Editor’s Note: Geoff Hiscock is a former Asia Business Editor for CNN.com and author of “Earth Wars: The Battle for Global Resources.”
Analysis: China's "love affair" with motor vehicles drives demand for oil
60% of crude oil is imported to meet transport and refinery needs
China to become key target for world's major oil exporters in the future
Every two seconds, somewhere across China a customer takes delivery of a new car – part of a consumer buying blitz that will see China add 21 million new cars, trucks and buses to its fleet total in 2014.
Short of a catastrophic economic downturn, a government edict against new car ownership, or draconian traffic congestion charges, a continuation of that growth rate means China will likely have a bigger motor vehicle fleet than the United States by 2020.
Indeed, the combination of a low vehicle penetration rate – only 85 vehicles for every 1,000 people in China, compared with more than 800 per 1,000 in the U.S. – and the consumer aspirations of high-income, urbanized households across China almost guarantees it.
As many as five million of the 260 million-plus vehicles on Chinese roads in 2020 will be plug-in hybrids or battery electric vehicles, while others will use fuel cells. Many of the country’s taxis, trucks and buses will run on compressed natural gas. There will be multiple fuel-saving aids and financial incentives.
But overwhelmingly, passenger cars will still run on gasoline and diesel fuel, which is why Chinese demand for petroleum is the key factor in the global energy outlook for 2014 and beyond.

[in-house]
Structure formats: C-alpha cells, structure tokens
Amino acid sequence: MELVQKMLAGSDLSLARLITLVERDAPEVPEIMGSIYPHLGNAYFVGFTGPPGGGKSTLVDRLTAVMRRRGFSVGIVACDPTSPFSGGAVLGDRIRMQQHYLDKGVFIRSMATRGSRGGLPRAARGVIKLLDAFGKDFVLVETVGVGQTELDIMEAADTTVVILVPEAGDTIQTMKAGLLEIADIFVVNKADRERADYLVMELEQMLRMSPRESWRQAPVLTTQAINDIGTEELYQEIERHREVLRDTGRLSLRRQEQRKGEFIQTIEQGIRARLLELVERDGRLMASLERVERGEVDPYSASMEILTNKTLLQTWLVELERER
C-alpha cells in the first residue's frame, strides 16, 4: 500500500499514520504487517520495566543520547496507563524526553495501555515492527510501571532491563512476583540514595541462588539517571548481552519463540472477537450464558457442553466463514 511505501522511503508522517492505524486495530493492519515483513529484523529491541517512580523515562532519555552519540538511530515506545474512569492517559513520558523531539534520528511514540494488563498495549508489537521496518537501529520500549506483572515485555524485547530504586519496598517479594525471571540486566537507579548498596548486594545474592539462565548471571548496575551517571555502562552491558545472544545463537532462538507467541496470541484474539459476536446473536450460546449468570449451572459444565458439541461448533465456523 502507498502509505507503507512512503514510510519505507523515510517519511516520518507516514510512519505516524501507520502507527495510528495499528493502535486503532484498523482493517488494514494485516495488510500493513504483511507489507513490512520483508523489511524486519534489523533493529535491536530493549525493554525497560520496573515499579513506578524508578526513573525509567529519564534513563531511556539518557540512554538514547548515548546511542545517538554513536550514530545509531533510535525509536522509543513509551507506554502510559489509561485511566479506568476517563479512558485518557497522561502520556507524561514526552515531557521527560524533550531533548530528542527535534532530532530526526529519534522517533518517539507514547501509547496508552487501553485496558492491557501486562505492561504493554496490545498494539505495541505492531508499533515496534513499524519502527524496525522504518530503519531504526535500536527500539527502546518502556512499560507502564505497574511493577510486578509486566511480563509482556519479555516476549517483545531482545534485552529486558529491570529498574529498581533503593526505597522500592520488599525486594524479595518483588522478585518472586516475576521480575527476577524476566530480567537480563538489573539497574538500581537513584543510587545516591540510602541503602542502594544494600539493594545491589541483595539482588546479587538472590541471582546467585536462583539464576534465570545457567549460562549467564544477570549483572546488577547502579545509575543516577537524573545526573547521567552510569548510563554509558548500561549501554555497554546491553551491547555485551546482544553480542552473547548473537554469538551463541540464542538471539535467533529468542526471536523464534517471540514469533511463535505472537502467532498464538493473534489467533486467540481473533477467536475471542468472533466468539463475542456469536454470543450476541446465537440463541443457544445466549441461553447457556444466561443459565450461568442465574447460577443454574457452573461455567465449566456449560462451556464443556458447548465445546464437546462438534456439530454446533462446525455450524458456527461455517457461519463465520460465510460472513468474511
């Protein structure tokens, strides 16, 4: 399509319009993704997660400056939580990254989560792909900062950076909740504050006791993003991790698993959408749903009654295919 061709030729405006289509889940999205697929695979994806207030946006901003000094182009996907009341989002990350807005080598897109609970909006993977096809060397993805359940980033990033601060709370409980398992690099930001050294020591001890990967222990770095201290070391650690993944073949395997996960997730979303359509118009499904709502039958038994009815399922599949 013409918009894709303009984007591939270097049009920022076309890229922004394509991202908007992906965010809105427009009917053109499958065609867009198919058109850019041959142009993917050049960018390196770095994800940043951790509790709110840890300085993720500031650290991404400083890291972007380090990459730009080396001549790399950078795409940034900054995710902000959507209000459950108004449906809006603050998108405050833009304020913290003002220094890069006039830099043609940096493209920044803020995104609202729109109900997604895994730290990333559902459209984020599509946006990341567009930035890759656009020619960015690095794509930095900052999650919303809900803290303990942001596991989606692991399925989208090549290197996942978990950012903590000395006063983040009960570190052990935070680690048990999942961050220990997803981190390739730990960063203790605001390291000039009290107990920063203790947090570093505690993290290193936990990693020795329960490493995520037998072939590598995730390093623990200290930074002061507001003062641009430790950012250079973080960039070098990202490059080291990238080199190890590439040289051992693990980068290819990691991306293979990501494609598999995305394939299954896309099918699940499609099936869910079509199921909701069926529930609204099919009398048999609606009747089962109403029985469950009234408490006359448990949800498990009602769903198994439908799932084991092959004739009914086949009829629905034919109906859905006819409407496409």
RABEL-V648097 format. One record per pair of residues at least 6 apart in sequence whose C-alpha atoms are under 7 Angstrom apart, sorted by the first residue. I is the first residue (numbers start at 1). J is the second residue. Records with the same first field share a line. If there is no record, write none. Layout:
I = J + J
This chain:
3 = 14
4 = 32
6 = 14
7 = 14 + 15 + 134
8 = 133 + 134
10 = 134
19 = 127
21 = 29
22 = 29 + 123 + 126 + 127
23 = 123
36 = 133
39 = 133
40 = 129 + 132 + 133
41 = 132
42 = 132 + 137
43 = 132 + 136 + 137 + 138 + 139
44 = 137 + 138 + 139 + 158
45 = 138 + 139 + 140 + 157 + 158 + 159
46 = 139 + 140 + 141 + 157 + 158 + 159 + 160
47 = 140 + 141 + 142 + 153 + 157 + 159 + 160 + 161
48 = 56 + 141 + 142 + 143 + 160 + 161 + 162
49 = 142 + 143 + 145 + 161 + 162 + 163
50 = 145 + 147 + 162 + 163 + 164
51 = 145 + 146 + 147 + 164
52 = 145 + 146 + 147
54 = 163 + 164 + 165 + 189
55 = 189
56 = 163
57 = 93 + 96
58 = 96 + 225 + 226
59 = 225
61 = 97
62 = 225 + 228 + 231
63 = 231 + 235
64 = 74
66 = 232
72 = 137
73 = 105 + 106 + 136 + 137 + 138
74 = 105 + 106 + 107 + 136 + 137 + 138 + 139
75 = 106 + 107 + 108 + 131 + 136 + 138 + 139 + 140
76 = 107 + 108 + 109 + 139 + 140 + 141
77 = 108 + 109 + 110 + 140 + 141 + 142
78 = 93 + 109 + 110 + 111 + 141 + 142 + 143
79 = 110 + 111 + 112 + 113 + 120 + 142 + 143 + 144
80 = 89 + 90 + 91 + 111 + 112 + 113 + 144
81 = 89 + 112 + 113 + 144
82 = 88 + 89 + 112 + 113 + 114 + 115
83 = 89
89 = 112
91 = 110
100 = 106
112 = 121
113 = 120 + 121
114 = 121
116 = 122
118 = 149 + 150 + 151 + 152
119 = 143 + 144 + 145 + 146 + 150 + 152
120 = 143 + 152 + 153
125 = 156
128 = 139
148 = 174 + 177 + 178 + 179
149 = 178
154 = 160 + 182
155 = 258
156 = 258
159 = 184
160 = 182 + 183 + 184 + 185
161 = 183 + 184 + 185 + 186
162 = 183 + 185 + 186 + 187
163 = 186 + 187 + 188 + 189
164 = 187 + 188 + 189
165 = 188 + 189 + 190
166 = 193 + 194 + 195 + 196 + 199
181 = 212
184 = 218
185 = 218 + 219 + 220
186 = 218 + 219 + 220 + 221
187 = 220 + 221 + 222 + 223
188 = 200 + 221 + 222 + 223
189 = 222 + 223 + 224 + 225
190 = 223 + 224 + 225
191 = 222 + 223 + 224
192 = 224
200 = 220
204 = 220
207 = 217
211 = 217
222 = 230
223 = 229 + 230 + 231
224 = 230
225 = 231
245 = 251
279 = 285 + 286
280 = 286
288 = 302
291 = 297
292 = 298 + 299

China is already the world’s biggest energy consumer and must import 60% of the crude oil it needs to meet its transport and refinery needs, as well as to fire some of its industries and power plants. Much of the estimated 10.5 to 11 million barrels of oil that China consumes every day comes from Saudi Arabia and other Middle Eastern suppliers, and many of the Middle Eastern crude carriers must pass through the Strait of Malacca “choke point” between Malaysia and Indonesia en route to China.
That logistical vulnerability troubles China. So while its transport sector’s oil demand is growing, China is trying to lessen its reliance on oil for power by putting greater emphasis on coal, nuclear, natural gas and renewable sources such as solar, wind, biomass and hydro power. Already it has the world’s largest installed base of wind power (76 gigawatt at the end of last year), and is the dominant producer of photovoltaic modules for the solar power industry.
Diversified energy supply
At home, China is pushing ahead with the search for and development of more domestic hydrocarbons, including unconventional resources such as shale gas, tight oil and coal-bed methane. At the same time, its focus on a diversified energy supply means it invests in and encourages oil and gas imports via pipelines from Central Asia, Russia and the new pipeline route from the Indian Ocean through Myanmar. Further afield, it is investing in North and South American oil and gas assets, from shale fields in western Canada to heavy crude in Venezuela’s Orinoco Belt.